Limpag: Basketball is alive, but not the PBA

Fair play

During the first ever boxing match I watched as a budding reporter close to two decades ago, I asked the veteran reporters what those guys shouting “Dies-syete” were doing and got a compact lesson on the art of “Kristos,” in sporting arenas.

I always thought of that scene every time I see these guys in the Mayor Inocentes Cabaron Invitational Inter-town tournament, where 12 towns are participating.

Inter-town tournaments like the Cabaron Cup usually pack a crowd and last month’s Gullas Cup finals between Talisay and Minglanilla had crowds that now only occur in the wet dreams of PBA officials.

Basketball is very much alive in our country, but not the PBA (Philippine Basketball Association), a sad turn for Asia’s first professional league that for a while was the biggest thing in Philippine basketball.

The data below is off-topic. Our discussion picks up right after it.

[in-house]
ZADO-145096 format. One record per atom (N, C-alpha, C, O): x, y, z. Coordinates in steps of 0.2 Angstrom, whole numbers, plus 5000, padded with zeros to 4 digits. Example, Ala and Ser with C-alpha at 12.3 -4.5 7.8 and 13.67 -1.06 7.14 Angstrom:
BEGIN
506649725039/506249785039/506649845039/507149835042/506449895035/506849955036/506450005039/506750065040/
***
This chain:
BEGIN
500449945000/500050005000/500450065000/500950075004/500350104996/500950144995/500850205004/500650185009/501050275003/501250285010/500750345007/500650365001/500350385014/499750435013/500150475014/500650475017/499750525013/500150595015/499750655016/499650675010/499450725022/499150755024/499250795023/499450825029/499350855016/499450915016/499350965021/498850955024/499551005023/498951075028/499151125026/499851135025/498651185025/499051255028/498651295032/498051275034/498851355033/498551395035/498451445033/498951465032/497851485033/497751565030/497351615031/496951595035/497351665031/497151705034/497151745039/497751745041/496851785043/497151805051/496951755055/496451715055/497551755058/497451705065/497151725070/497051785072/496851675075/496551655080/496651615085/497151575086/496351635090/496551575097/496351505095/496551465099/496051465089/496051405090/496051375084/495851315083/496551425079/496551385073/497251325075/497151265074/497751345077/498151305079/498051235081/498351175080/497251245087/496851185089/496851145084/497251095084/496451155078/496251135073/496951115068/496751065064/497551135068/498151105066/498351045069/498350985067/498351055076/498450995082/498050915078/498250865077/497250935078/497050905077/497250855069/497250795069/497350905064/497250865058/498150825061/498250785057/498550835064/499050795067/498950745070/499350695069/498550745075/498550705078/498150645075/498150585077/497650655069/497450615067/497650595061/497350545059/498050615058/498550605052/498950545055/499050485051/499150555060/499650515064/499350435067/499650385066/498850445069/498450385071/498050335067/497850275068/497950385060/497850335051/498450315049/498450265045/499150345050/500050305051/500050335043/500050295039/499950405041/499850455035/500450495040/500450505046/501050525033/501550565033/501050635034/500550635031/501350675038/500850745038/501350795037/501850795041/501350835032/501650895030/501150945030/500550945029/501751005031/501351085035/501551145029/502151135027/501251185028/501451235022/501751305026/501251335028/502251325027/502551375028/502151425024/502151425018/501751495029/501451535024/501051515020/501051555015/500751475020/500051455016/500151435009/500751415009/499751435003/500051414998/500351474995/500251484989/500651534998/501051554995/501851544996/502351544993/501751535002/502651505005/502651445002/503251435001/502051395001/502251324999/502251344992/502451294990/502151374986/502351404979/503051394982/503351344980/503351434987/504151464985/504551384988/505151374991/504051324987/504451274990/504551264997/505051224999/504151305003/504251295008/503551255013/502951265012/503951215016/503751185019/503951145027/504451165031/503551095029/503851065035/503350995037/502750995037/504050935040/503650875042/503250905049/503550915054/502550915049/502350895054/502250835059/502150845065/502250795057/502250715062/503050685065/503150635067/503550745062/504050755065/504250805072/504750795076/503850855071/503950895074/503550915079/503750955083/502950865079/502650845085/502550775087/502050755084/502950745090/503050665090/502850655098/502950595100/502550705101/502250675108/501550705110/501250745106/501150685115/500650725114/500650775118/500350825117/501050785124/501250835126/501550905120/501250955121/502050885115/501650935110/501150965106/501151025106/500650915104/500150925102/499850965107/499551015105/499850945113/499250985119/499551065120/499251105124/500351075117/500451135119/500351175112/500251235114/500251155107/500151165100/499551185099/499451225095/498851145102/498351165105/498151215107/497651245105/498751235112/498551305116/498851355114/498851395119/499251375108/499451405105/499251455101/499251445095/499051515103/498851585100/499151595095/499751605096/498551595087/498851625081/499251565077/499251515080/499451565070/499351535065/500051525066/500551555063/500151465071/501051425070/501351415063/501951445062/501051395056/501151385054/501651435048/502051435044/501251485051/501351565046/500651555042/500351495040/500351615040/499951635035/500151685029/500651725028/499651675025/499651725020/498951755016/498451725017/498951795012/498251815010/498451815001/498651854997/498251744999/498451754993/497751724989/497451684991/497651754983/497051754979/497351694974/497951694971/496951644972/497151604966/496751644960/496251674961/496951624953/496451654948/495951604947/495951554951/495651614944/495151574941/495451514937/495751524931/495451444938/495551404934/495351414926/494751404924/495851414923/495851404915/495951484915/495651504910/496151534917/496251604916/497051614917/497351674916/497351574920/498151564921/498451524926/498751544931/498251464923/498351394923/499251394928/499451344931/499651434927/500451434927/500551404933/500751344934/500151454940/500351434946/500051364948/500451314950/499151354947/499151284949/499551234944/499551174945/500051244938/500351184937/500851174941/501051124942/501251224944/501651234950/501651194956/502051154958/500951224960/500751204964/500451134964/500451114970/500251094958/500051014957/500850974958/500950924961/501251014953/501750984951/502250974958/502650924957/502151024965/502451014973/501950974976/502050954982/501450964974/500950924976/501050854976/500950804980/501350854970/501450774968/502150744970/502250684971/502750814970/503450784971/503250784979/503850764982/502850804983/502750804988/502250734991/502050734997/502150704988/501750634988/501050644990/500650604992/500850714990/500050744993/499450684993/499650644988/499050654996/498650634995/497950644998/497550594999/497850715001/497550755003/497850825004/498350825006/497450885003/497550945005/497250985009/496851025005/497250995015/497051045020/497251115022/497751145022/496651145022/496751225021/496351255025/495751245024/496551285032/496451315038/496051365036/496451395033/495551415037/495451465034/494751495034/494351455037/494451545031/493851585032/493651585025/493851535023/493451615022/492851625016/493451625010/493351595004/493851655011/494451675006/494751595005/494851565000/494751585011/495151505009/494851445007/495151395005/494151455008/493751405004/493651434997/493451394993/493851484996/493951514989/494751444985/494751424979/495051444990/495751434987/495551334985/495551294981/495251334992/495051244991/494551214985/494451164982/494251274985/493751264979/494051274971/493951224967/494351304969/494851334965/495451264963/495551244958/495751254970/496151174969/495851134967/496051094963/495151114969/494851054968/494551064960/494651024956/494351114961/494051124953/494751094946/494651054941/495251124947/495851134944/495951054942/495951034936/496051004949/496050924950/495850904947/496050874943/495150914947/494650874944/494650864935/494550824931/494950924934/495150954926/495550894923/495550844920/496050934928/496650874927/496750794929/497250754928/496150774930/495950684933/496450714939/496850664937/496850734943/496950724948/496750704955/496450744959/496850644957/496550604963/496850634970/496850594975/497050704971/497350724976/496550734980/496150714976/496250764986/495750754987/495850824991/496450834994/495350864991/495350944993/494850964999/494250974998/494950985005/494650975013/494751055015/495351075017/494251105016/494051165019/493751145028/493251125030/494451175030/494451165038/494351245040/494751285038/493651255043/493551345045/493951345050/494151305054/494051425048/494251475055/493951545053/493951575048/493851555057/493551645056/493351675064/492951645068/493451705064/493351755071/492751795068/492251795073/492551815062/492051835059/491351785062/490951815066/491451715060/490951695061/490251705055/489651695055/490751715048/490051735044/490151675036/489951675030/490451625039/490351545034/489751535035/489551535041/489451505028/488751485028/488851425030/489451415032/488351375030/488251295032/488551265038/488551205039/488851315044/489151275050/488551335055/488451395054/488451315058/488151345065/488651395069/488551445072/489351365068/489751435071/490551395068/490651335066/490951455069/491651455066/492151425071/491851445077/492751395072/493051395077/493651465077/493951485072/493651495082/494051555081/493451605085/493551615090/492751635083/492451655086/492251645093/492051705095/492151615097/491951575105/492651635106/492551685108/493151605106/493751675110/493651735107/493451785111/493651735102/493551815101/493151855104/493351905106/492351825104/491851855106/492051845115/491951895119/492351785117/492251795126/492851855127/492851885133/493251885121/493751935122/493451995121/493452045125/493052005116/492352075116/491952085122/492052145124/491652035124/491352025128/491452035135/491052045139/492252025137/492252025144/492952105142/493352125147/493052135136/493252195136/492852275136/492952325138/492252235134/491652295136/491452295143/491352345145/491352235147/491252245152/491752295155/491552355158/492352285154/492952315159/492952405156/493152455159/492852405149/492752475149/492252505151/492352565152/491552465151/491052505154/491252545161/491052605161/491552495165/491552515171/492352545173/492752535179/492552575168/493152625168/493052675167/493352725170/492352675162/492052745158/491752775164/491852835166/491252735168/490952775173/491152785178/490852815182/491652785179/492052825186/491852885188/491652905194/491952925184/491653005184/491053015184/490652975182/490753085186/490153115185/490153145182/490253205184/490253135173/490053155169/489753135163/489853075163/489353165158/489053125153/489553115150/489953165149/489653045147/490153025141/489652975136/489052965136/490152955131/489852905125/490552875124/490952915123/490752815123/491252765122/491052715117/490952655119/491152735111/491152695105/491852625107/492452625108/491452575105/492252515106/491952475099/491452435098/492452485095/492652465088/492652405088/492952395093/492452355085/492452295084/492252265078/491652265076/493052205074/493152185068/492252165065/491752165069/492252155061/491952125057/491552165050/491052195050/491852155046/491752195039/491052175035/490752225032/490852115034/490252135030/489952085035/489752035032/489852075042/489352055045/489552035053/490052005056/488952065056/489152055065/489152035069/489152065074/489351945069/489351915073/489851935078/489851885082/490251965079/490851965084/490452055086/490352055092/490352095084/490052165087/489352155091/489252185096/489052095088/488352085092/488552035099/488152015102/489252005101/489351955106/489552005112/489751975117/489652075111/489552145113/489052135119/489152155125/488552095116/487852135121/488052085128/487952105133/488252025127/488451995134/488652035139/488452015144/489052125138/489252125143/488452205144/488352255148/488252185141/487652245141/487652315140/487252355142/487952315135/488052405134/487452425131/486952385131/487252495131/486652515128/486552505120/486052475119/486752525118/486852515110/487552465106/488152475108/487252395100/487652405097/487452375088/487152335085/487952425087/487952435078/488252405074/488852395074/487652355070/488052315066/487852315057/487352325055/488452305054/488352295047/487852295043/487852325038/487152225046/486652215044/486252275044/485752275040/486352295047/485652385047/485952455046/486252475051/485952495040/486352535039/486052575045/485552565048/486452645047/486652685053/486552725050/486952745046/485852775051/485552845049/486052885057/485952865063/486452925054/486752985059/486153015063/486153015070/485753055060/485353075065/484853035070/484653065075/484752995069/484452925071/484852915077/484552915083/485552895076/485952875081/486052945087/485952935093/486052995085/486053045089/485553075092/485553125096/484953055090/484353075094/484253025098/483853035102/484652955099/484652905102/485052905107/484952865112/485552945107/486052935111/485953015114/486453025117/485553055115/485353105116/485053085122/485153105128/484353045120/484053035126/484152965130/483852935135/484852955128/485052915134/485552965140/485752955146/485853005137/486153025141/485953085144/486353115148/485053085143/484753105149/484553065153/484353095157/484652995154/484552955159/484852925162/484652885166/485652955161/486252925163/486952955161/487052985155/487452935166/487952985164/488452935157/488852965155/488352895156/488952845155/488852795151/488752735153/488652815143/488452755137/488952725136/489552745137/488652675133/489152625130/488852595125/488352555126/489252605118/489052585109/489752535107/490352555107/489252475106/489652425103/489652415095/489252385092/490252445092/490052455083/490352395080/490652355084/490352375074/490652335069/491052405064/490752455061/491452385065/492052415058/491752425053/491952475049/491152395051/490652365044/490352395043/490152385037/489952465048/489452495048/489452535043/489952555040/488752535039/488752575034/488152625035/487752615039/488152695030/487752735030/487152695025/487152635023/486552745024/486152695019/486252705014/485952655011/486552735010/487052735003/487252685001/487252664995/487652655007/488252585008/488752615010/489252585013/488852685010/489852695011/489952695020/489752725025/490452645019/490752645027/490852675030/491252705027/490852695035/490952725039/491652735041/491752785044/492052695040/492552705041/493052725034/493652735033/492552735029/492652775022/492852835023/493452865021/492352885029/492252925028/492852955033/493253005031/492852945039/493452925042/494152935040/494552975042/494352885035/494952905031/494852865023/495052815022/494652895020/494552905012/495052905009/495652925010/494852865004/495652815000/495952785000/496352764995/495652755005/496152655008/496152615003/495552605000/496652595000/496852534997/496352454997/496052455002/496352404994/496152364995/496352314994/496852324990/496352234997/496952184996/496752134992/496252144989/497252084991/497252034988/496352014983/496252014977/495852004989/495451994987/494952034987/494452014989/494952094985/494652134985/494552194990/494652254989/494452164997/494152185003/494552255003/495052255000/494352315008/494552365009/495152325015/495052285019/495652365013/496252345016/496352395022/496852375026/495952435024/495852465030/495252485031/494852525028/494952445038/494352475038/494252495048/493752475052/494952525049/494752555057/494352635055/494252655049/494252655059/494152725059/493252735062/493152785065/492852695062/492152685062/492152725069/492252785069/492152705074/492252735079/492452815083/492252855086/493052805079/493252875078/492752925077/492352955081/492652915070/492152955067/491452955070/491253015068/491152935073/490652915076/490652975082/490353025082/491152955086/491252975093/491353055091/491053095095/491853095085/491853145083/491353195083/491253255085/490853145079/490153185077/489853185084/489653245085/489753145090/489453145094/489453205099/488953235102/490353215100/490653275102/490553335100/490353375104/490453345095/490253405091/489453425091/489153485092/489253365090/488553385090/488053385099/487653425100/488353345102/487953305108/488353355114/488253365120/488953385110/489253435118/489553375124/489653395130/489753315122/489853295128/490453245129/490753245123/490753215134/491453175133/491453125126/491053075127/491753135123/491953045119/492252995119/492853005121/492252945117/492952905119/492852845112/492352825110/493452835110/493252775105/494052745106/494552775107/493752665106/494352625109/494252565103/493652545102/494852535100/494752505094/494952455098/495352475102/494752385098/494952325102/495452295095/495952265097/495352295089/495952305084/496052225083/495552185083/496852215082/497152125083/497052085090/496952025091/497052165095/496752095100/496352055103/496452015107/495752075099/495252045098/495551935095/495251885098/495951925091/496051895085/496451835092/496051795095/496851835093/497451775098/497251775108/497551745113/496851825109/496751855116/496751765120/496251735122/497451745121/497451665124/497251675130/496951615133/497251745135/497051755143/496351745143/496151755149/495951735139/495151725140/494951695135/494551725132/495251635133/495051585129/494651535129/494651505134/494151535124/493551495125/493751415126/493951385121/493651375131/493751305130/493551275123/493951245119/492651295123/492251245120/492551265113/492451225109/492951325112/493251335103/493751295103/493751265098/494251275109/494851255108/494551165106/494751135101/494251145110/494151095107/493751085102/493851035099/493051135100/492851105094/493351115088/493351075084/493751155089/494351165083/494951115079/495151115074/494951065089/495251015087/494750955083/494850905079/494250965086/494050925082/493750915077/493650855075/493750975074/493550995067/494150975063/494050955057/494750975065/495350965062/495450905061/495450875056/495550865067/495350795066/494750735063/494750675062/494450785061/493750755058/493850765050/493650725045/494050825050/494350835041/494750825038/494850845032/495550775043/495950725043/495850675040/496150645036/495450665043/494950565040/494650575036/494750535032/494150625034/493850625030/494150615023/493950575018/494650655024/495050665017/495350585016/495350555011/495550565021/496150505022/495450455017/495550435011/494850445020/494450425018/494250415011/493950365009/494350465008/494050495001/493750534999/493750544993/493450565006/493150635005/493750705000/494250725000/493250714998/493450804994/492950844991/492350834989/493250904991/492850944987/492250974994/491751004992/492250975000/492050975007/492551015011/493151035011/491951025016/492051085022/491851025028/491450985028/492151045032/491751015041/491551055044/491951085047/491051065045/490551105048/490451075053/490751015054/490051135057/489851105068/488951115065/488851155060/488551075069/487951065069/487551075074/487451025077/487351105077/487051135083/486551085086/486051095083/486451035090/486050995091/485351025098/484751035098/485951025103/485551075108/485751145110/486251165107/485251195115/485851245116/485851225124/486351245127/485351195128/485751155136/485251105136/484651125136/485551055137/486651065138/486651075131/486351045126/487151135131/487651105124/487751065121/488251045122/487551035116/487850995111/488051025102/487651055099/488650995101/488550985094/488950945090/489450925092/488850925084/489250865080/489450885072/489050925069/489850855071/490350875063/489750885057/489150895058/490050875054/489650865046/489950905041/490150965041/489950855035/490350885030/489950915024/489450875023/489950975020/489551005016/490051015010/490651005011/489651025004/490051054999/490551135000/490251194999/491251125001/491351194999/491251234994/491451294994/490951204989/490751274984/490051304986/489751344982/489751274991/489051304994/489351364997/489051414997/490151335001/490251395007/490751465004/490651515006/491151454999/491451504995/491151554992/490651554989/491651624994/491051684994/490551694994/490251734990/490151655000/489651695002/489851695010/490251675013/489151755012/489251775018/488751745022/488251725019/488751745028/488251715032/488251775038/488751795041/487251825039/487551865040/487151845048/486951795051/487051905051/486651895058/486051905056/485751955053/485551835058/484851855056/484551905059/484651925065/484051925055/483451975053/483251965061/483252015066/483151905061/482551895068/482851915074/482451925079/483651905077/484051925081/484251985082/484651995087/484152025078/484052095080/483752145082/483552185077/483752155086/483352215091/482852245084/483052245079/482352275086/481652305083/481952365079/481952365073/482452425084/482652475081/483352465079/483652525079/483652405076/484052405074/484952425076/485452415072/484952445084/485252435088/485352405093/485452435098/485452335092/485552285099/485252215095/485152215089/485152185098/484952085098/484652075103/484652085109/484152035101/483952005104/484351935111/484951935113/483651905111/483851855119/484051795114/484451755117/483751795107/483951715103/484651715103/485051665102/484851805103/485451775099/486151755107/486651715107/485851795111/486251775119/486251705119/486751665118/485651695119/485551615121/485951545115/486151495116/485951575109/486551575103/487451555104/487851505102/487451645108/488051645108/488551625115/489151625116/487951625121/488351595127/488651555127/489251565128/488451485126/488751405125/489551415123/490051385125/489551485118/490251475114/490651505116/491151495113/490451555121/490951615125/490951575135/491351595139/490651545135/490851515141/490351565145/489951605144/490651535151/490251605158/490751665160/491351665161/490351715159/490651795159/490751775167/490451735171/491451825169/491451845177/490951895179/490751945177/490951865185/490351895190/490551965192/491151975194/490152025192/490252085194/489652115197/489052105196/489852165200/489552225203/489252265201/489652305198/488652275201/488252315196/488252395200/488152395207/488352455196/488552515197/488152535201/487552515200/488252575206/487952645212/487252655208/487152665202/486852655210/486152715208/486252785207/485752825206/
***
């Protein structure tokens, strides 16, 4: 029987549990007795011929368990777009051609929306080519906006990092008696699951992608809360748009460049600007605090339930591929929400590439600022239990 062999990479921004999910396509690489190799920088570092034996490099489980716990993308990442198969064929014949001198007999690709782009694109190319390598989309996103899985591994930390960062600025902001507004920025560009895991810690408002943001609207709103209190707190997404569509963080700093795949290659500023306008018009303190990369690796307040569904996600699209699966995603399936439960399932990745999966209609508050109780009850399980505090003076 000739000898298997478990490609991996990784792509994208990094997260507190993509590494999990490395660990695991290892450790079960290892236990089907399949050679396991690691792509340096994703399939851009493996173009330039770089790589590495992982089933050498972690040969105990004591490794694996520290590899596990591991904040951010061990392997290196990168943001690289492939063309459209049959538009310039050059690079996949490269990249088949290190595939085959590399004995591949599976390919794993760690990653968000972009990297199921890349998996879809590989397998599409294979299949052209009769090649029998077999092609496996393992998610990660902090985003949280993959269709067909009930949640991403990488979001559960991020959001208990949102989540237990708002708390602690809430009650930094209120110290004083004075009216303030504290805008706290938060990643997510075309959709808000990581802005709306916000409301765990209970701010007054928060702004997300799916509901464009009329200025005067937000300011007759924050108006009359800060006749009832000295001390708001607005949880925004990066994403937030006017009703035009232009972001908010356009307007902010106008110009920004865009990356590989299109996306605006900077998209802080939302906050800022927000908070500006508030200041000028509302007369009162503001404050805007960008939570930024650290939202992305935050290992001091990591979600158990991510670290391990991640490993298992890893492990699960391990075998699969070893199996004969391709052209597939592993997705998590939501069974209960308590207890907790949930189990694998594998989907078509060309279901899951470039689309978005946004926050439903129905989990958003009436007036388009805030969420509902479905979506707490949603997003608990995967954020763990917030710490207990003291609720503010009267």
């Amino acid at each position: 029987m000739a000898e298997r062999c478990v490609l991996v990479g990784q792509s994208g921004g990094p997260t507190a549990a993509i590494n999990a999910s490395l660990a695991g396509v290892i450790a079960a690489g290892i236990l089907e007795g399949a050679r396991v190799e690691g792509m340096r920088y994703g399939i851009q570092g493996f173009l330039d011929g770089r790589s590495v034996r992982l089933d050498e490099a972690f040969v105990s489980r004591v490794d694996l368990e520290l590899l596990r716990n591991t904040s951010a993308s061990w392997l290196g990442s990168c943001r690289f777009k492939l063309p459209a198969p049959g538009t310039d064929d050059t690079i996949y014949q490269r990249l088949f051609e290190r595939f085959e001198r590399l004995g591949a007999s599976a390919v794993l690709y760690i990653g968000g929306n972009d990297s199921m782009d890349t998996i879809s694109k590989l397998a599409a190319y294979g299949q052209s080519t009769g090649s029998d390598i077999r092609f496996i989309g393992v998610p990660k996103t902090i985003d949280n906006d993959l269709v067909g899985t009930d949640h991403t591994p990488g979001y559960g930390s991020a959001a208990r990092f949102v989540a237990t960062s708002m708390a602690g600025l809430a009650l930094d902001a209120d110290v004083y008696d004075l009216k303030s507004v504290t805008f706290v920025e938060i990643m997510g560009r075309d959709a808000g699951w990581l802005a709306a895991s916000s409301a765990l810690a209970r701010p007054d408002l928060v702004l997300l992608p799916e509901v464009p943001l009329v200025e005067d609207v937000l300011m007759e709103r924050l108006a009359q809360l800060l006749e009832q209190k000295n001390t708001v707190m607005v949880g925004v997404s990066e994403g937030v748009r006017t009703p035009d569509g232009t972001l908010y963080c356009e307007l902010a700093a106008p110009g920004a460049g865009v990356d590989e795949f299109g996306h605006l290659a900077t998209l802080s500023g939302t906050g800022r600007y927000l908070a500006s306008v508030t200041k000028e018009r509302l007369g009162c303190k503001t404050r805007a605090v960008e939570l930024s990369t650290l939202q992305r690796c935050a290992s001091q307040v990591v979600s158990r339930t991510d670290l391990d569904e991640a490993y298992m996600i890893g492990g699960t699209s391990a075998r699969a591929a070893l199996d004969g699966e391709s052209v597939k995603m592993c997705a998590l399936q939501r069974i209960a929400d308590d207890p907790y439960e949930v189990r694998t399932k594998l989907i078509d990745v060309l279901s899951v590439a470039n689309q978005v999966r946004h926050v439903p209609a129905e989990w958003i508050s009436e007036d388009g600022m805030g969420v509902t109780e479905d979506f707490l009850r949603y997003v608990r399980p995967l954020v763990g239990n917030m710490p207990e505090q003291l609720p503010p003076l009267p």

Now, inter-town crowds are bigger and livelier than the pro league, and the league’s answer to its lack of crowd has been cosmetic so far, transferring to smaller venues so the absence of a crowd won’t be that glaring on TV.

As if people still watch the league on TV.

The league got to be the biggest thing in Philippine basketball because of its setup—corporations backing teams—but curiously, it’s the same setup that has become its downfall.

And it’s not that Pinoy fans are getting tired of a pro league, just check the budding MPBL of Manny Pacquiao, a community-based pro league that regularly fills its venues.

If it wants to stay relevant in the basketball scene, the PBA should rethink its model.

It should think outside the box and try to regain the fanbase it has lost because of questionable boardroom decisions and a predictable competition that only sees the same old teams making the finals.

Provided, of course, that the league wants to change.

I have a feeling that since despite the lack of a crowd, the corporate backers will still continue to shell out money for teams that no longer have a fanbase, the league is content and confident that it will still be alive.

Alive but no longer relevant.


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